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​A lot of people make the claim to be thought leaders these days and it’s not hard to see why. When you’re a service provider, being a thought leader often grants you access to the most interesting and most lucrative work. It also often means that you no longer have to go looking for clients, they come looking for you. Becoming a thought leader means more than simply proclaiming yourself a thought leader on your LinkedIn profile. It requires hard work, perseverance and, above all, knowledge of a particular area. That said, there are some simple steps anyone can take down the path to thought leadership - so long, of course, that they know their subject matter inside out.  

1. Choose your niche

If you’re to become a thought leader, the first thing you need is mastery over one specific area. After all, no one can claim to be an expert on every topic: Stephen Hawking doesn’t write about entrepreneurship and Richard Branson doesn’t write about science. The more niche your area, generally the easier it will become to be the expert. But you also need to be sure that your area of expertise isn’t so obscure that it’s uncommercial. You also want to be sure that whatever niche you choose to focus on fits in with your overall business objectives and doesn’t take you away from the work you actually enjoy doing.    

2. Plan

I could say something here about ‘failing to plan is planning to fail’ but so many other people have already said it that I won’t. Instead, I’ll just say that, without proper planning, it’s likely that any content you start producing in an attempt to position yourself as thought leader will send out a confused message, or worse, the wrong one altogether. Without going into too much detail, the best thought leadership - or content - strategies start with your business objectives and your positioning, then they map out the thought leadership materials you’ll need to produce to get there. This can then be turned into a ‘content calendar’ - a publishing schedule which lets you know what you’ll producing when, as well as how it fits into your plans for world domination.  

3. Stand for something

You have your niche and you have a plan, but really that’s still not enough to engage people and show off your mighty intellect. You also need to have an opinion - one that’s based on evidence, insight and originality. You see, thought leaders don’t simply produce the same stuff that everyone else does. They speak their mind and stand apart from the crowd. So be prepared to ruffle feathers and challenge the status quo. The worst thing you can do is parrot whatever’s already out there on your topic.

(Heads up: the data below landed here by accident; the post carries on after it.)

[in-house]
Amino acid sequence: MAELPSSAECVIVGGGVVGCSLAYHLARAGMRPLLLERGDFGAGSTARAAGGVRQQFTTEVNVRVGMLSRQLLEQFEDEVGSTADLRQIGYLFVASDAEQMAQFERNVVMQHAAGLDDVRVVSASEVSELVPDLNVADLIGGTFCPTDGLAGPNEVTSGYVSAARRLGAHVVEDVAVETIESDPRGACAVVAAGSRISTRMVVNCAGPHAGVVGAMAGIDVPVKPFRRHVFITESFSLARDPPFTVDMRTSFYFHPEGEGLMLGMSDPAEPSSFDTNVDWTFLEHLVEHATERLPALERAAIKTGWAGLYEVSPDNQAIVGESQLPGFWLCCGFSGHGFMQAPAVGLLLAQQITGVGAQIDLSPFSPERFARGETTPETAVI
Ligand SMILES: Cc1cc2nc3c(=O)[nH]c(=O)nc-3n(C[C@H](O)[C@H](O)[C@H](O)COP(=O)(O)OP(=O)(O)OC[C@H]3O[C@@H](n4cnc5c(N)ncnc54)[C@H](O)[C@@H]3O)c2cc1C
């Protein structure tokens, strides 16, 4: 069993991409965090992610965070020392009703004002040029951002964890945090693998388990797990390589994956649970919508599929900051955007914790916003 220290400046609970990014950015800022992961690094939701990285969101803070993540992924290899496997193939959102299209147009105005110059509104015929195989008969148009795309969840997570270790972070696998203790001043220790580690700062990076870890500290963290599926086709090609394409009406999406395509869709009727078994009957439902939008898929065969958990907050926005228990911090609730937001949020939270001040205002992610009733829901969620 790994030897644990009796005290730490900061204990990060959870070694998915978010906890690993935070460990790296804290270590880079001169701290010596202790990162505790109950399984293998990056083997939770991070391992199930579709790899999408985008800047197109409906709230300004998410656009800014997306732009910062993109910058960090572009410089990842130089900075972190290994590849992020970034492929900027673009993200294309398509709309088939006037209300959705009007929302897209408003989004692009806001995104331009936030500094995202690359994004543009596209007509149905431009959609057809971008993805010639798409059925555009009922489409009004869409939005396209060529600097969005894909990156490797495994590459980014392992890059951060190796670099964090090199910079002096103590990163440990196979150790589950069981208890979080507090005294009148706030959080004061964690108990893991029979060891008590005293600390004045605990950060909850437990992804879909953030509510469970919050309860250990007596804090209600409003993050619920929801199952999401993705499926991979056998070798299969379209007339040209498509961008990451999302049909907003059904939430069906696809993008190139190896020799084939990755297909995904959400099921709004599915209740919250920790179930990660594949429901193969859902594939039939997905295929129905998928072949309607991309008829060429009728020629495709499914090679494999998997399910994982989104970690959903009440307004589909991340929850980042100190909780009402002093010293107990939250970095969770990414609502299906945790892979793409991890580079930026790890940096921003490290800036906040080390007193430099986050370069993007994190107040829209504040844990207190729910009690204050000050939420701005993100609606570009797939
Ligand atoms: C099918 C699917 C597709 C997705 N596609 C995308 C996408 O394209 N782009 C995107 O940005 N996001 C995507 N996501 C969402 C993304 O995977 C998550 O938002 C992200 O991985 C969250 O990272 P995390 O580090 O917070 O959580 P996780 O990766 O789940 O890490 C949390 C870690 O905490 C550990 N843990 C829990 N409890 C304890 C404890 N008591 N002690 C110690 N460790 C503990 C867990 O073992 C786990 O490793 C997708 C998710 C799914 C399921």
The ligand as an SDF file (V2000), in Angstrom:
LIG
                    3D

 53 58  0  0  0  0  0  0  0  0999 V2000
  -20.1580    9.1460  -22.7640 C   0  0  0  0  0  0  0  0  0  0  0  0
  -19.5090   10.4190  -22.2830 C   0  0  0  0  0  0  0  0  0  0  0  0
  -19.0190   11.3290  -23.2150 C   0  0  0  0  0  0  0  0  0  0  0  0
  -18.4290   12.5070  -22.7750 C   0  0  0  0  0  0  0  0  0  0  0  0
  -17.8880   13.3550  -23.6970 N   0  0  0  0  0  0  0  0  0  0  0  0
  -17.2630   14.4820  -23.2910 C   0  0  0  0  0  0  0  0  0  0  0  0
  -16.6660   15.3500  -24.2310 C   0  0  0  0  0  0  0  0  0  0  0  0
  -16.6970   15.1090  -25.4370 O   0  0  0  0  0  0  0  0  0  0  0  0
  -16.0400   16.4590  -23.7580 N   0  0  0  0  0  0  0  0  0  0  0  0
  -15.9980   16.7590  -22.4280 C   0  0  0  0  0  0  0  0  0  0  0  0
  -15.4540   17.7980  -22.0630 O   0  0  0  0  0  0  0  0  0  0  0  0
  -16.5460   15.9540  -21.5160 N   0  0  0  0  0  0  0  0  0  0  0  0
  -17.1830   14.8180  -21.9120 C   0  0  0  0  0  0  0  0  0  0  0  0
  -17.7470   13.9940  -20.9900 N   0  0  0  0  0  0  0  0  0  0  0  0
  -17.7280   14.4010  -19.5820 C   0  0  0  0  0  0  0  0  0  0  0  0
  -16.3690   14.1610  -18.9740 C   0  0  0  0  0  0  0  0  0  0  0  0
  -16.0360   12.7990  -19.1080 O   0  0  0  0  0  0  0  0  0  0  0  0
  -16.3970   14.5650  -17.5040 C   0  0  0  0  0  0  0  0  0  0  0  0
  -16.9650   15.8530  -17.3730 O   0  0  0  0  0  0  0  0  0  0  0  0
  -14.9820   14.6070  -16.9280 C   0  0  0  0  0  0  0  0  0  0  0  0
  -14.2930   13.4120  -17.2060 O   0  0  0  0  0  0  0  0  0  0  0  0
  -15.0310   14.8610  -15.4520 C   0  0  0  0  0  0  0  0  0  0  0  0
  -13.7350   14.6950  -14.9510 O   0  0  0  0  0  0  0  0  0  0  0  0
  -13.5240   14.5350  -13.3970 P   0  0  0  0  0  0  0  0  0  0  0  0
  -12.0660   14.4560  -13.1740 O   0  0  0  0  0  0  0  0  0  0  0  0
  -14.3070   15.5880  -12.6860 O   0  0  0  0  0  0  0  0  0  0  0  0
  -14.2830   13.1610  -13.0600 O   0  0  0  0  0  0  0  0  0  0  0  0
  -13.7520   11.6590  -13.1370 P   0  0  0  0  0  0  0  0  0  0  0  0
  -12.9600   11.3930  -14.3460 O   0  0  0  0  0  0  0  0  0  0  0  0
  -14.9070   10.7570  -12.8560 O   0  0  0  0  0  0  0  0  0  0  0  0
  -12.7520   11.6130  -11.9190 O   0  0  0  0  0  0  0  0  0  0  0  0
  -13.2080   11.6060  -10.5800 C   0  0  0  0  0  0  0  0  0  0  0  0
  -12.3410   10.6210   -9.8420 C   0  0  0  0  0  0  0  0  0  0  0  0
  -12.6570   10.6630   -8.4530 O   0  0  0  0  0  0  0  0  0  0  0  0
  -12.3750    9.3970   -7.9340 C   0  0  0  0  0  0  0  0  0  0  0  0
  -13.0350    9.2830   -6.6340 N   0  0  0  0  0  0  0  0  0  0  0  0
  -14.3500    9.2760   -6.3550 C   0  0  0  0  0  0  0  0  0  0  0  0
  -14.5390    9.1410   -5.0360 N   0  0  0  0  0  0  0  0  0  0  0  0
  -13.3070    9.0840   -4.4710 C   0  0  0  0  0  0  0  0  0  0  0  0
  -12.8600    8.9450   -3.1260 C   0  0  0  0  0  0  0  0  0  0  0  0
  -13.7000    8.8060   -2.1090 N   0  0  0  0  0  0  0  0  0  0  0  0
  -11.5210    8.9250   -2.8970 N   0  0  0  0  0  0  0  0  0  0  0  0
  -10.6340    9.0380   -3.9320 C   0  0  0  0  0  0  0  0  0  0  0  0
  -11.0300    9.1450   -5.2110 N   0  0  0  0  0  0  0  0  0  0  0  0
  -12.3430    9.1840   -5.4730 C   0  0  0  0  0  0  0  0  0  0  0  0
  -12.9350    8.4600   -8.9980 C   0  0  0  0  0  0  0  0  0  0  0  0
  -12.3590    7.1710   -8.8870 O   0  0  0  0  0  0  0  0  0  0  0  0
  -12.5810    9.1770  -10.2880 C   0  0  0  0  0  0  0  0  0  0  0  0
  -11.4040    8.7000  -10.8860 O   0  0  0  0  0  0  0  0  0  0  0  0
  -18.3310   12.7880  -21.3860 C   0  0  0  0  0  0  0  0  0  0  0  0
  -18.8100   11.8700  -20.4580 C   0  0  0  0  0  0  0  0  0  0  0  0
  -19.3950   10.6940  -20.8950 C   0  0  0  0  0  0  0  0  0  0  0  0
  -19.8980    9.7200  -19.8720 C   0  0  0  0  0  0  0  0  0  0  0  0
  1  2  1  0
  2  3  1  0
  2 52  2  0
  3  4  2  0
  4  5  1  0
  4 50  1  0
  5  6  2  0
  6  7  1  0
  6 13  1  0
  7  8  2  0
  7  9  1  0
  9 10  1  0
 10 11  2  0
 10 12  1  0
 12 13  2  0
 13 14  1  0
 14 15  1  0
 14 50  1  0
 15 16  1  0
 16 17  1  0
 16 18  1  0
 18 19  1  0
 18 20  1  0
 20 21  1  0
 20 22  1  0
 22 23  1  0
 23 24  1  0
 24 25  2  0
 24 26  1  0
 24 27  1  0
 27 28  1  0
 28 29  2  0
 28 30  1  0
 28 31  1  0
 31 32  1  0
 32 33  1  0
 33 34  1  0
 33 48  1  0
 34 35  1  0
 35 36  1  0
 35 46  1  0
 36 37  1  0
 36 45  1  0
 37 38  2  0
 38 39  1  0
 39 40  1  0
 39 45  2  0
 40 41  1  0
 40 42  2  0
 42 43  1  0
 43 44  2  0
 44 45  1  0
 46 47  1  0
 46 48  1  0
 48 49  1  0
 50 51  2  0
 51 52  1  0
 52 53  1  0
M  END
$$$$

4. Share

Next, you may be writing the best stuff in your industry. But who cares, if no one’s reading it? To become a thought leader, you need to be prepared to share. In the old days, that meant getting a book deal or speaking at events. These days the barriers are much lower. We have social media. So get out there and spread your wings and your influence. Understand the role blogging, social media, eNewsletters and SEO will play in spreading the word – what we call the content marketing ecosystem. Here’s a visual demonstration of how they work together to bring people to your website and show off your expertise. And also be prepared to answer your critics when they contradict you on social media. Because we can guarantee there will be some.


5. Be accessible

Being accessible doesn’t just mean being available for interviews and speaking engagements. It also means presenting what you’re saying in a way people understand. There are a lot of people competing for people’s online attention so make sure you speak directly to them. Address your audience in their own language. Just don’t resort to cheap gimmicks. To paraphrase Forbes Magazine, there’s a difference between grabbing attention and holding attention. The former is the domain of the tabloid; the latter the territory of the thought leader. And remember, one thing that distinguishes thought leaders from technicians is their ability to translate their ideas into language that resonates with a wide audience. Think of the way Stephen Hawking makes astrophysics understandable or Malcolm Gadwell uses everyday situations and case studies to tackle complex sociological topics.  

6. Improve

It’s a sad thought leader who presents the same material the same way, two years after they started. So you need to be prepared to watch what you’re doing, learn and refine. One of the most powerful things the internet gives us is data. So, when you’re using the internet to spread your influence as a thought leader, you’ll also be getting statistics on how many people are reading your articles, what’s driving people to your site, who is opening your emails and what they’re interested in, and a whole lot more. Use that information. If something doesn’t connect with your audience in the way it should, ask yourself why. Are you hitting the wrong people? Do you need to say something different? Is your message being lost behind jargon and technicalities? Give your work an honest appraisal to find out what’s happening and then change what you’re doing. Finally, many professionals attempt the path to thought leadership. Few complete it. It’s too onerous, too time consuming or they never really had what it took. But with the right approach, the right knowledge and realistic expectations, the world of thought leadership could be open to you… You just need to accept that thought leaders aren’t created overnight.  

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